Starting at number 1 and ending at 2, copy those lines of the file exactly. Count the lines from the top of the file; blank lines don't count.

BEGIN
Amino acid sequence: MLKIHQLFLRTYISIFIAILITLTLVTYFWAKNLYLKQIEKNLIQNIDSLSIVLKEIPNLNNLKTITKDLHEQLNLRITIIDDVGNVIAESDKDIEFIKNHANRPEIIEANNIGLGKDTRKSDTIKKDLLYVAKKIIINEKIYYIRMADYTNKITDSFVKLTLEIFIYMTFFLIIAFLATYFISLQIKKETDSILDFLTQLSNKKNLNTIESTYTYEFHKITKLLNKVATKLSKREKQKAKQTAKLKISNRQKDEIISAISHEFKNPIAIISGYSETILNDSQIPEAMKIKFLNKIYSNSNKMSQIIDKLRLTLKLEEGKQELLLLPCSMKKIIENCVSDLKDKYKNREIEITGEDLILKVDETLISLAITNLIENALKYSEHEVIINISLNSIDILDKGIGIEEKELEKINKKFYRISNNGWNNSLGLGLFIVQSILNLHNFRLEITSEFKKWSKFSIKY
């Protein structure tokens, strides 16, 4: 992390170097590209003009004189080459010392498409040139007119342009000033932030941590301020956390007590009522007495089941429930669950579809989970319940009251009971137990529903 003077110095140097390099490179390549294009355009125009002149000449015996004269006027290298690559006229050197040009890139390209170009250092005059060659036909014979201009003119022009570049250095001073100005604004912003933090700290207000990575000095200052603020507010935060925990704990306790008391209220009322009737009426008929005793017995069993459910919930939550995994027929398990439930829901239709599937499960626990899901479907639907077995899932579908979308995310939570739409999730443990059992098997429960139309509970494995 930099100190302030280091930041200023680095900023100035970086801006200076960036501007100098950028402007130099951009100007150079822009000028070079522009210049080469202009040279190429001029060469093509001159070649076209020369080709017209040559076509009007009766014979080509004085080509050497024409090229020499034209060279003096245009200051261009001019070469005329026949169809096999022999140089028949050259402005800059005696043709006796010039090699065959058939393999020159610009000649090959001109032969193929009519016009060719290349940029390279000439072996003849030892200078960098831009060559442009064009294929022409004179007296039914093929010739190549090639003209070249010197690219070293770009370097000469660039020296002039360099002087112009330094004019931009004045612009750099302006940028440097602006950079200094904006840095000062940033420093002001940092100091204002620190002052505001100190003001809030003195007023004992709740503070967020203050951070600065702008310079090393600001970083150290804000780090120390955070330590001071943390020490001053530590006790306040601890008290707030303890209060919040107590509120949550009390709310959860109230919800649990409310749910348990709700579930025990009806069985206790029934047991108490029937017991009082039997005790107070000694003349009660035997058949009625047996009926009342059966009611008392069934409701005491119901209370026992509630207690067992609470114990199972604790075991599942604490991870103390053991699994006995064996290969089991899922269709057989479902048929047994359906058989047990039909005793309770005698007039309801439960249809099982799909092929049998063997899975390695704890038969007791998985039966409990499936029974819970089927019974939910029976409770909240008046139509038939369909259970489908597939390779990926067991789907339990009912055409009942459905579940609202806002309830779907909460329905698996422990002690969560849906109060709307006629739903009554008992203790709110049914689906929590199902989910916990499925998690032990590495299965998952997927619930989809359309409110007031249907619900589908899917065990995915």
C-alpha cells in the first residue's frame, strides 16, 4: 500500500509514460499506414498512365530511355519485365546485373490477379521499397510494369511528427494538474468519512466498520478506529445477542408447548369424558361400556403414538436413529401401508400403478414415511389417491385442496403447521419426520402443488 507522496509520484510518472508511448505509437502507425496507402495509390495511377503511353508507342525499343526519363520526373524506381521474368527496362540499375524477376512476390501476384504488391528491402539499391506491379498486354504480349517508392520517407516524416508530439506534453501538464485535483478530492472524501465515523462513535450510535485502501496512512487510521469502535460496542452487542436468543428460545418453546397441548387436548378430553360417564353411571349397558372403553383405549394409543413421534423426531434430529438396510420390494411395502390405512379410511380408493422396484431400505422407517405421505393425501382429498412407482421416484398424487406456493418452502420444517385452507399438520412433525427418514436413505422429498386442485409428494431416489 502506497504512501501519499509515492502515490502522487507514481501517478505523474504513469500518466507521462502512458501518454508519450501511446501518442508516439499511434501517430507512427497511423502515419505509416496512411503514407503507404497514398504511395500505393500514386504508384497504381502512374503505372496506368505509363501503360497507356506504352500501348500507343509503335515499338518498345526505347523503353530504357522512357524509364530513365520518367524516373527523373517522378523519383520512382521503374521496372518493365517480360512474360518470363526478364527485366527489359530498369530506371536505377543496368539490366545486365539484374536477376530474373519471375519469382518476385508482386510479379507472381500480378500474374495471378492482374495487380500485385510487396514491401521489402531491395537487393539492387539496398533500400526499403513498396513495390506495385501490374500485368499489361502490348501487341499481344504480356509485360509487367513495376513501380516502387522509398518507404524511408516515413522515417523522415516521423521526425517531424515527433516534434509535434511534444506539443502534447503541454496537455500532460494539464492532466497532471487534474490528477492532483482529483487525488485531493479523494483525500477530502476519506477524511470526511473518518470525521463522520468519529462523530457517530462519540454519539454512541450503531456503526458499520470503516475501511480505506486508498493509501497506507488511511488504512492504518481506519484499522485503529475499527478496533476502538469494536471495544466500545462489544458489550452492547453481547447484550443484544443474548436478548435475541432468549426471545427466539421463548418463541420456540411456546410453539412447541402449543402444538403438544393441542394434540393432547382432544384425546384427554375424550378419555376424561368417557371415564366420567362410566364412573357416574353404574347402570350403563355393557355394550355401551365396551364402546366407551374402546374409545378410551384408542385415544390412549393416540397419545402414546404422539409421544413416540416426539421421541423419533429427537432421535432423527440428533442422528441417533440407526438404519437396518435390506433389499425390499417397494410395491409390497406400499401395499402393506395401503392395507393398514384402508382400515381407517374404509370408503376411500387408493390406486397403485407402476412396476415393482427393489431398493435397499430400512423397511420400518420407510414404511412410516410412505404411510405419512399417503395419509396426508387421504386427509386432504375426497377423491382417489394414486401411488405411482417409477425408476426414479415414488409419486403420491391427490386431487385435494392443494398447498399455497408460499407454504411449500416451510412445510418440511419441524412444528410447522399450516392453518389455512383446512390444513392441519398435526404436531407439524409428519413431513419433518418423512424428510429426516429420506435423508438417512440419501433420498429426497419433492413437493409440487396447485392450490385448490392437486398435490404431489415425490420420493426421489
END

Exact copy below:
Amino acid sequence: MLKIHQLFLRTYISIFIAILITLTLVTYFWAKNLYLKQIEKNLIQNIDSLSIVLKEIPNLNNLKTITKDLHEQLNLRITIIDDVGNVIAESDKDIEFIKNHANRPEIIEANNIGLGKDTRKSDTIKKDLLYVAKKIIINEKIYYIRMADYTNKITDSFVKLTLEIFIYMTFFLIIAFLATYFISLQIKKETDSILDFLTQLSNKKNLNTIESTYTYEFHKITKLLNKVATKLSKREKQKAKQTAKLKISNRQKDEIISAISHEFKNPIAIISGYSETILNDSQIPEAMKIKFLNKIYSNSNKMSQIIDKLRLTLKLEEGKQELLLLPCSMKKIIENCVSDLKDKYKNREIEITGEDLILKVDETLISLAITNLIENALKYSEHEVIINISLNSIDILDKGIGIEEKELEKINKKFYRISNNGWNNSLGLGLFIVQSILNLHNFRLEITSEFKKWSKFSIKY
């Protein structure tokens, strides 16, 4: 992390170097590209003009004189080459010392498409040139007119342009000033932030941590301020956390007590009522007495089941429930669950579809989970319940009251009971137990529903 003077110095140097390099490179390549294009355009125009002149000449015996004269006027290298690559006229050197040009890139390209170009250092005059060659036909014979201009003119022009570049250095001073100005604004912003933090700290207000990575000095200052603020507010935060925990704990306790008391209220009322009737009426008929005793017995069993459910919930939550995994027929398990439930829901239709599937499960626990899901479907639907077995899932579908979308995310939570739409999730443990059992098997429960139309509970494995 930099100190302030280091930041200023680095900023100035970086801006200076960036501007100098950028402007130099951009100007150079822009000028070079522009210049080469202009040279190429001029060469093509001159070649076209020369080709017209040559076509009007009766014979080509004085080509050497024409090229020499034209060279003096245009200051261009001019070469005329026949169809096999022999140089028949050259402005800059005696043709006796010039090699065959058939393999020159610009000649090959001109032969193929009519016009060719290349940029390279000439072996003849030892200078960098831009060559442009064009294929022409004179007296039914093929010739190549090639003209070249010197690219070293770009370097000469660039020296002039360099002087112009330094004019931009004045612009750099302006940028440097602006950079200094904006840095000062940033420093002001940092100091204002620190002052505001100190003001809030003195007023004992709740503070967020203050951070600065702008310079090393600001970083150290804000780090120390955070330590001071943390020490001053530590006790306040601890008290707030303890209060919040107590509120949550009390709310959860109230919800649990409310749910348990709700579930025990009806069985206790029934047991108490029937017991009082039997005790107070000694003349009660035997058949009625047996009926009342059966009611008392069934409701005491119901209370026992509630207690067992609470114990199972604790075991599942604490991870103390053991699994006995064996290969089991899922269709057989479902048929047994359906058989047990039909005793309770005698007039309801439960249809099982799909092929049998063997899975390695704890038969007791998985039966409990499936029974819970089927019974939910029976409770909240008046139509038939369909259970489908597939390779990926067991789907339990009912055409009942459905579940609202806002309830779907909460329905698996422990002690969560849906109060709307006629739903009554008992203790709110049914689906929590199902989910916990499925998690032990590495299965998952997927619930989809359309409110007031249907619900589908899917065990995915």